My response to puzzling or stressful situations has always been to write down whatever was upsetting me, so as to order my thoughts and maybe find some solutions by removing the emotion and scientifically analysing the data. I had been doing this during my son’s early days, usually writing about how to manage his condition to minimise his distresses, rather than find a “cure”,
but now fired by my recent observations that it was possible for my child to engage in the Real World rather than always be out of it,
my writings and researches took off.
I was thirsty for knowledge about Therapies that involved strategies that encouraged autistically-oriented kids into more neurotypical zones.
And guess what? There was none! No books, no DVDs, CDs no support groups using this as their main focus, NOTHING.
(Since those times ten years ago, therapies like Floortime and Son Rise and Autism Experts have appeared and grown, and they largely support my points of view. But they still miss the point in some critical areas, and most involve very costly involvement from outside Practitioners. )
All the information was, and still mainly is, devoted to managing the symptoms of autism, the fear of change, the social awkwardness, the need for routines, etc., all supporting the unspoken assumption that the child is irrevocably to remain in his or her own world.
Nothing about tackling the Own World-orientation itself,
as I saw from personal experience this could be done, nothing about encouraging the more autistic person to step into the Real World,
whereupon, with time, all the autism symptoms described above: the fears, the strange behaviours, the social uninterest, would all lose their potency and begin to fall away.
The therapies collectively added up to making the loved one as comfortable and coping in their own worlds as much as possible. There was one exception.
This one exception was Julia Moor’s book – “Playing, laughing and learning with Children on the Autism Spectrum” . The common thread in the multitude of games she and others have invented for our Children is that the children must step outside their worlds and respond to the game organiser, in order to achieve the game’s goals: meaning a piece of the game is withheld until their “reaching out” completes it.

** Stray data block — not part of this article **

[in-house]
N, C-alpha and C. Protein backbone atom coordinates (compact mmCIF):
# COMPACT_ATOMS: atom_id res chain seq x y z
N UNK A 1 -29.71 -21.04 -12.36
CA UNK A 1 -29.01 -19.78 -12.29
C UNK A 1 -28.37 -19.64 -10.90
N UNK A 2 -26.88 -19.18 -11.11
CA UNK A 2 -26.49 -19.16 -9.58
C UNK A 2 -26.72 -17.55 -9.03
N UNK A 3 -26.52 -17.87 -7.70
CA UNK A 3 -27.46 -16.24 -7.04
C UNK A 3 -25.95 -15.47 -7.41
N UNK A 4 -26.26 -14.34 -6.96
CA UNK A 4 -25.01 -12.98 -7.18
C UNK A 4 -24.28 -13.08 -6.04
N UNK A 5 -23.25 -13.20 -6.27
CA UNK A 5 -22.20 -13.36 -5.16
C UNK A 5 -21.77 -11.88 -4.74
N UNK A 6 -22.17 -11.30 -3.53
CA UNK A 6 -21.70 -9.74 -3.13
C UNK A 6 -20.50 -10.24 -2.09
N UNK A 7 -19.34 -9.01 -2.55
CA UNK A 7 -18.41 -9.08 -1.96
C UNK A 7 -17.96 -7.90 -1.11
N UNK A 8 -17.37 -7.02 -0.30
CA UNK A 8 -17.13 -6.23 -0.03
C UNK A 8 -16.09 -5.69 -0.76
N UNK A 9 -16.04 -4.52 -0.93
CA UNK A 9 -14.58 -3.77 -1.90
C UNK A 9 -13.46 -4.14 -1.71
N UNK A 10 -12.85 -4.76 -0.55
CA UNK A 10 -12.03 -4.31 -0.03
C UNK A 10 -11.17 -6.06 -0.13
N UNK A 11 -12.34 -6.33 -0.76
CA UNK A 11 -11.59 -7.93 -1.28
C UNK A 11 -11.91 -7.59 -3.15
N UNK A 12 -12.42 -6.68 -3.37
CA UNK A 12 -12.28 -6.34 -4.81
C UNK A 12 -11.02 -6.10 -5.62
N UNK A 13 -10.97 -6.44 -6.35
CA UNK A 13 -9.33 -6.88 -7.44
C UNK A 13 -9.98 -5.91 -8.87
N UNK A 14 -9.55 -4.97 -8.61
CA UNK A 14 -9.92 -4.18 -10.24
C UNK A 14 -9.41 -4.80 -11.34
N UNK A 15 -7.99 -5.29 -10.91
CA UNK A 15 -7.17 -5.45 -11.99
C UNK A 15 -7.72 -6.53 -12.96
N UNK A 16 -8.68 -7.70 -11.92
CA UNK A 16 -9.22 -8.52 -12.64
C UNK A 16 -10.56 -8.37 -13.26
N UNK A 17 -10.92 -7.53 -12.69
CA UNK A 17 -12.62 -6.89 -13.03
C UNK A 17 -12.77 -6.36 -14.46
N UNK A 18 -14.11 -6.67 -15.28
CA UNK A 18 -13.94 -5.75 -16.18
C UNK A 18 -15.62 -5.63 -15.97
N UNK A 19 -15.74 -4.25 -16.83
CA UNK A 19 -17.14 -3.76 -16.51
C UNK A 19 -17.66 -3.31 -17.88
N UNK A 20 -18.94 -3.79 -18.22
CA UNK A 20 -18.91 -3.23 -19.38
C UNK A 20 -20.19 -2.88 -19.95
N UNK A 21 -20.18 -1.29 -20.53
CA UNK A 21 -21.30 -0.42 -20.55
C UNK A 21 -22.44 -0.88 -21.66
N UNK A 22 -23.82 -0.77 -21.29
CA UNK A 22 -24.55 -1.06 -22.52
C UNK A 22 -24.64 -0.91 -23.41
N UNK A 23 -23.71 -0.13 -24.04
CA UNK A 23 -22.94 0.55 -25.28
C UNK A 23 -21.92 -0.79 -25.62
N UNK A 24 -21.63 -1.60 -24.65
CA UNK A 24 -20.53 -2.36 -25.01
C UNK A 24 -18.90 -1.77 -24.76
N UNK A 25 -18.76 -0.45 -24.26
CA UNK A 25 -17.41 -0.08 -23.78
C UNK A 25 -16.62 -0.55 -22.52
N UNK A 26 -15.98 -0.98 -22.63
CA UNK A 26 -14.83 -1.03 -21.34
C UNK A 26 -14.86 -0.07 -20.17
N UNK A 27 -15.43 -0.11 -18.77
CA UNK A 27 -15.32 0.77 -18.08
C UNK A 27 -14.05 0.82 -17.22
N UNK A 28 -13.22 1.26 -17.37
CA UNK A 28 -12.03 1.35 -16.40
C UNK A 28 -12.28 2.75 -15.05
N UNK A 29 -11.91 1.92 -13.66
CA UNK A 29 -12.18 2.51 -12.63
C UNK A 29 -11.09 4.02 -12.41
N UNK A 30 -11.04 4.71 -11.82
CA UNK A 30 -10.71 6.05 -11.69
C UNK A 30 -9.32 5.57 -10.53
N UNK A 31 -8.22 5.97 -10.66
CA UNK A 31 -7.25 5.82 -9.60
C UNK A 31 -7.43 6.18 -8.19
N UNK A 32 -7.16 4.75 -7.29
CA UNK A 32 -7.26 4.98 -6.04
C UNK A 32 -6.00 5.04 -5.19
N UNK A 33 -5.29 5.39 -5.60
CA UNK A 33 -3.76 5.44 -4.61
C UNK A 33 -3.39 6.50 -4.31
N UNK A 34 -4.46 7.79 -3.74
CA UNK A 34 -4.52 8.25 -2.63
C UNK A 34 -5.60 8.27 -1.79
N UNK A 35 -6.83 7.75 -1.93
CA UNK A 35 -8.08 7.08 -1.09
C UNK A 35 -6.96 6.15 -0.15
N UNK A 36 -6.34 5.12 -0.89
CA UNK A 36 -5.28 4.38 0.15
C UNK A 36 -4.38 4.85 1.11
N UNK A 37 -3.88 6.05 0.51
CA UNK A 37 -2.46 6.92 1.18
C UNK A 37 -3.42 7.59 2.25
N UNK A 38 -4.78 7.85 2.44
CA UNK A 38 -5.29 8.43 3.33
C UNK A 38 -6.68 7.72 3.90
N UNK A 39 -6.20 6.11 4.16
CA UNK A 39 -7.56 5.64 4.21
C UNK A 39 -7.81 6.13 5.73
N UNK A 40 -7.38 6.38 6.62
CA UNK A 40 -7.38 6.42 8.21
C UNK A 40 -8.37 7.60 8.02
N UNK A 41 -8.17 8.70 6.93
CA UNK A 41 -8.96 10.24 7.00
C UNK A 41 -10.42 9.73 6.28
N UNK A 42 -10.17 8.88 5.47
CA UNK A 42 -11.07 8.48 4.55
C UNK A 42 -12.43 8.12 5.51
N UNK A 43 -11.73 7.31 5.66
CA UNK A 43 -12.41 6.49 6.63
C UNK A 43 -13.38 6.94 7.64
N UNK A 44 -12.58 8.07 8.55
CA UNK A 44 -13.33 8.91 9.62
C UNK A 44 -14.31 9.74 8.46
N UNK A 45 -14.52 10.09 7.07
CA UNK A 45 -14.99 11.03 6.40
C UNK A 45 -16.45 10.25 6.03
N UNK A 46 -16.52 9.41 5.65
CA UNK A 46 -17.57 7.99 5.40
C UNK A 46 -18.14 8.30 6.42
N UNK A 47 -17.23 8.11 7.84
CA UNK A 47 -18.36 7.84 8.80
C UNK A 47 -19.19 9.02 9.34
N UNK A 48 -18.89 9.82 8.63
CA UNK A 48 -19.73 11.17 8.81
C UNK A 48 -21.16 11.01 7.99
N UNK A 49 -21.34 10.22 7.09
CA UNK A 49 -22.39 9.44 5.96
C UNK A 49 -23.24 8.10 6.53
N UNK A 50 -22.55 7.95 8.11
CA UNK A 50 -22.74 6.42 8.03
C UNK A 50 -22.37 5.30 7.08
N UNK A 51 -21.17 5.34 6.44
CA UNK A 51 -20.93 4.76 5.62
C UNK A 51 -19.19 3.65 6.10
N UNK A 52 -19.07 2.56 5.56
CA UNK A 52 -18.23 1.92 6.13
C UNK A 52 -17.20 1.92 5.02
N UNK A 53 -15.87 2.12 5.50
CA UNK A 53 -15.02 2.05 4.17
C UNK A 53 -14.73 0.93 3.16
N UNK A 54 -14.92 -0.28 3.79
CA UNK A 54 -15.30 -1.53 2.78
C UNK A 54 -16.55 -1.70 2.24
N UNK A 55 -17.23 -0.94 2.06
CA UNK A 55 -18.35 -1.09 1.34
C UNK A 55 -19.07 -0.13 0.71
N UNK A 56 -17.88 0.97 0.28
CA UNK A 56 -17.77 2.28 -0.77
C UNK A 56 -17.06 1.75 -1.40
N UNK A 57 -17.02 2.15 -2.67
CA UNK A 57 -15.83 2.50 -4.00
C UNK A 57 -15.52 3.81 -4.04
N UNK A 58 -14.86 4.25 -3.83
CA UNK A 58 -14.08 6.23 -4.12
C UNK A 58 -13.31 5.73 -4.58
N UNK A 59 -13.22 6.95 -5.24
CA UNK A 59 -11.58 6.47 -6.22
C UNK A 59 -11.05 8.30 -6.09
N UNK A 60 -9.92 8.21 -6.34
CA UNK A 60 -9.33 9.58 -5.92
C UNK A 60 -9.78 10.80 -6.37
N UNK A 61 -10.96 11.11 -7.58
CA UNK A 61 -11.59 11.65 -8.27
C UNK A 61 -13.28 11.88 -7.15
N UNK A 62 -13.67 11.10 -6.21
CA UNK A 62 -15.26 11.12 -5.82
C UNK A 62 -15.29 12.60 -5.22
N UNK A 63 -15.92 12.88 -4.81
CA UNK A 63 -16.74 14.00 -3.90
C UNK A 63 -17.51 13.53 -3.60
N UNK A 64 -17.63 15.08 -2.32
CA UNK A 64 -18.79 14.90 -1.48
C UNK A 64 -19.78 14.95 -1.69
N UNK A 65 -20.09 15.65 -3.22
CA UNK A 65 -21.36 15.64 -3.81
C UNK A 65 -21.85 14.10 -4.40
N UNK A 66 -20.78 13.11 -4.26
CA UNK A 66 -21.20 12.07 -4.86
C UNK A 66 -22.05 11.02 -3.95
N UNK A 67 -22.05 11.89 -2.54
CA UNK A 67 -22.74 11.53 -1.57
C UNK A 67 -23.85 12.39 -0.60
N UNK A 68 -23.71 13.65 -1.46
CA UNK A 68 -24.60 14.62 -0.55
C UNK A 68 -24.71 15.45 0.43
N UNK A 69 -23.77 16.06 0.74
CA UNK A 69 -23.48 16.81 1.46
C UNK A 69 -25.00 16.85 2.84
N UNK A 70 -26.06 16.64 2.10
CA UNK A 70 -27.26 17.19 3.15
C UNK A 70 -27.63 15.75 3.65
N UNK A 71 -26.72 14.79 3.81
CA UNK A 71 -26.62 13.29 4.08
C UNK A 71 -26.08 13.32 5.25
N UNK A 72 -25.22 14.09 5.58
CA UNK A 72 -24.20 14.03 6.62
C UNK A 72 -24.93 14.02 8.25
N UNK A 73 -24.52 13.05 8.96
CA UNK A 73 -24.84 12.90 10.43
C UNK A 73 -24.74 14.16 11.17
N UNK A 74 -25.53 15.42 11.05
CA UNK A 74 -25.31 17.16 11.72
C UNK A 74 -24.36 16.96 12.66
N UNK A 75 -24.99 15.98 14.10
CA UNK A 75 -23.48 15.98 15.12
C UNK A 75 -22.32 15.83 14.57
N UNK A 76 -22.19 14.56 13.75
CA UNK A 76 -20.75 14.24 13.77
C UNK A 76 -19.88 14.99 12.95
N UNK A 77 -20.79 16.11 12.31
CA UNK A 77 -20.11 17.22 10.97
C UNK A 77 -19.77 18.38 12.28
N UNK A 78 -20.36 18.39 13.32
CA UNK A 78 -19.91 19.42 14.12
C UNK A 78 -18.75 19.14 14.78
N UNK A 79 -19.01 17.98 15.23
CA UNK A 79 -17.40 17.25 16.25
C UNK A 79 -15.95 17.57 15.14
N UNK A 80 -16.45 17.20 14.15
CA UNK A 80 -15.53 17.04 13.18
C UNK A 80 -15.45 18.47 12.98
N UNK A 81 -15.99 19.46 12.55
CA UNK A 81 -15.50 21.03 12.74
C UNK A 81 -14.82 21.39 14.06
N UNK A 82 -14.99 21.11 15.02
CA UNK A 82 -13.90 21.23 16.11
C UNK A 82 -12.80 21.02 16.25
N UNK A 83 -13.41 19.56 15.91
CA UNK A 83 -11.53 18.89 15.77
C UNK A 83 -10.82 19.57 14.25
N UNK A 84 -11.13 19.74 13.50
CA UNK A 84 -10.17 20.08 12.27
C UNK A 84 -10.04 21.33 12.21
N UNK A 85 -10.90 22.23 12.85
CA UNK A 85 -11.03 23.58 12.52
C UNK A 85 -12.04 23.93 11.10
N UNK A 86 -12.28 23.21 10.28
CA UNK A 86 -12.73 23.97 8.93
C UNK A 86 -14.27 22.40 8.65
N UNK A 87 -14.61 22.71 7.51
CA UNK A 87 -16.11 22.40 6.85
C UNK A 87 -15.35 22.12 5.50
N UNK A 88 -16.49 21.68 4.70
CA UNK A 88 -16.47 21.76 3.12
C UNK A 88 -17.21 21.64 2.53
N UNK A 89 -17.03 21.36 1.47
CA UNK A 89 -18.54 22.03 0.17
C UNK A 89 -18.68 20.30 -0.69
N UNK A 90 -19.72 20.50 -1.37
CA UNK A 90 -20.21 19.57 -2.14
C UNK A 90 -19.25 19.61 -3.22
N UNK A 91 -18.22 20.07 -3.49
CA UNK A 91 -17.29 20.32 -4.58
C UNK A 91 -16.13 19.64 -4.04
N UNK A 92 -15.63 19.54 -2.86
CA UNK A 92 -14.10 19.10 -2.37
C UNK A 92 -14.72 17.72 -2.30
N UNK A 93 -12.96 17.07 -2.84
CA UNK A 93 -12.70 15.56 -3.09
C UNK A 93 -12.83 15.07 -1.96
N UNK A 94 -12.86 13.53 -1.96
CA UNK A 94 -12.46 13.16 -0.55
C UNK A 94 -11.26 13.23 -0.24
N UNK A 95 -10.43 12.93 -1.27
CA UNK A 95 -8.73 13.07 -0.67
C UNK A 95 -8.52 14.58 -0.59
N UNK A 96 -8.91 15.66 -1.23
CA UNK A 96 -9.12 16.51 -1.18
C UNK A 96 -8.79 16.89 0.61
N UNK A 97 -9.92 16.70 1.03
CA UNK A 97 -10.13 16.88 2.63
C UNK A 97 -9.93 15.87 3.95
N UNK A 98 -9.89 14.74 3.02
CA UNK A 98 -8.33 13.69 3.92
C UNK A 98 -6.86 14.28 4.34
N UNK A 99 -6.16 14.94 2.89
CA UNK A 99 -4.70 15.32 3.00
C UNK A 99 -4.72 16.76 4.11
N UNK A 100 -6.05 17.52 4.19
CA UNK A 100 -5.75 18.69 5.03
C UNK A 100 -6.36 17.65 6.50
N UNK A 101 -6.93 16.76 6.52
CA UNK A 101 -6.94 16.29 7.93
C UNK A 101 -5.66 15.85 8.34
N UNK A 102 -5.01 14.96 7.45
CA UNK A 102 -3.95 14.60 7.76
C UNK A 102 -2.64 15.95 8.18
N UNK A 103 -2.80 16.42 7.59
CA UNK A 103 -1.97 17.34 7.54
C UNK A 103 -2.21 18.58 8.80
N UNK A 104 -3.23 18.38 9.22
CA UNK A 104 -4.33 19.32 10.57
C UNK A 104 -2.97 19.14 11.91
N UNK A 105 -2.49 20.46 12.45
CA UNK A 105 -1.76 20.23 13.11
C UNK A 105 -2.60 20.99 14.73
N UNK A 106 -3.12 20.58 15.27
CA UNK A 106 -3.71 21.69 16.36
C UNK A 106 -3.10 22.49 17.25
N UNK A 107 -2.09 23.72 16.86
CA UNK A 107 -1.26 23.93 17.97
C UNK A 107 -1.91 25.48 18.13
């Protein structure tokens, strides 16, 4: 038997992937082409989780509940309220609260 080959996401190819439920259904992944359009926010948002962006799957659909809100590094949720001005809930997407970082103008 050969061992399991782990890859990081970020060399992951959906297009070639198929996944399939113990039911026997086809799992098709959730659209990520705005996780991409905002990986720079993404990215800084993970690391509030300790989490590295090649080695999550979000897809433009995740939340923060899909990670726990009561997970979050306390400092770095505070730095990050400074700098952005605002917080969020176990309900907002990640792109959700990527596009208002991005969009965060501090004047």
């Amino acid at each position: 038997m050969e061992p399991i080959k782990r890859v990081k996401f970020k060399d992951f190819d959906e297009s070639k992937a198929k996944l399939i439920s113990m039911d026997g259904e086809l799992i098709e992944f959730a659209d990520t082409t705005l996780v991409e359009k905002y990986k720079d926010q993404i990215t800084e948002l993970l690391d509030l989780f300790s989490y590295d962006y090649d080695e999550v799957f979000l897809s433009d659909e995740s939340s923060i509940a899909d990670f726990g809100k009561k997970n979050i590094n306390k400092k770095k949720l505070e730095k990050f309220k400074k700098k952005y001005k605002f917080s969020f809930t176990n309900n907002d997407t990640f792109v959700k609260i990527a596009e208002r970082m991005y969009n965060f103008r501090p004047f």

Funnily enough Julia seems unaware of the fundamentally different approach her book takes, or if she is aware she certainly makes no overt reference to it.
The games in Julia’s book are referred-to in the Junior/Basic Training. To which I have added some rather useful tips (if I may say so) about how to navigate through this resource.)
Of course it is often necessary to implement coping strategies to keep the loved one on a sane course. But in themselves such strategies do not extend the child, whereas by contrast other less-autistically oriented, (or ‘neurotypical’) children are constantly extended as part of their education.
Thus, on its own, this ‘coping’ therapy is not fair on our Children, and taken to extremes reinforces the act of living in your own world.
The final separation device is to apply the Autism tag, where “we”, and “they”, are to think of each other as fundamentally different, and “never the twain shall meet”, when in actual fact we are all to some extent “autistic” ; you will see reference to this throughout the website. There is no uncrossable “gulf”. And the Training I offer you on this site is designed to move your child along the spectrum or continuum closer to the neurotypical norm.
A further disadvantage of separating someone with a tag is to no longer see them as needing the same things as “normal” people do, things like the need to laugh, to receive reaffirming support as constantly as the rest of us do, the need to be challenged to extend ourselves, the need to be given motivation rather than sterile rules. If considered at all the normal human needs are placed well behind other considerations – they have been downgraded or ignored, and rationalised (usually unintentionally, but with the same result) through the application of the Autism tag. Be assured the Training offered here will have none of such things, instead consideration for, and attempts to fulfil, all the needs we all have.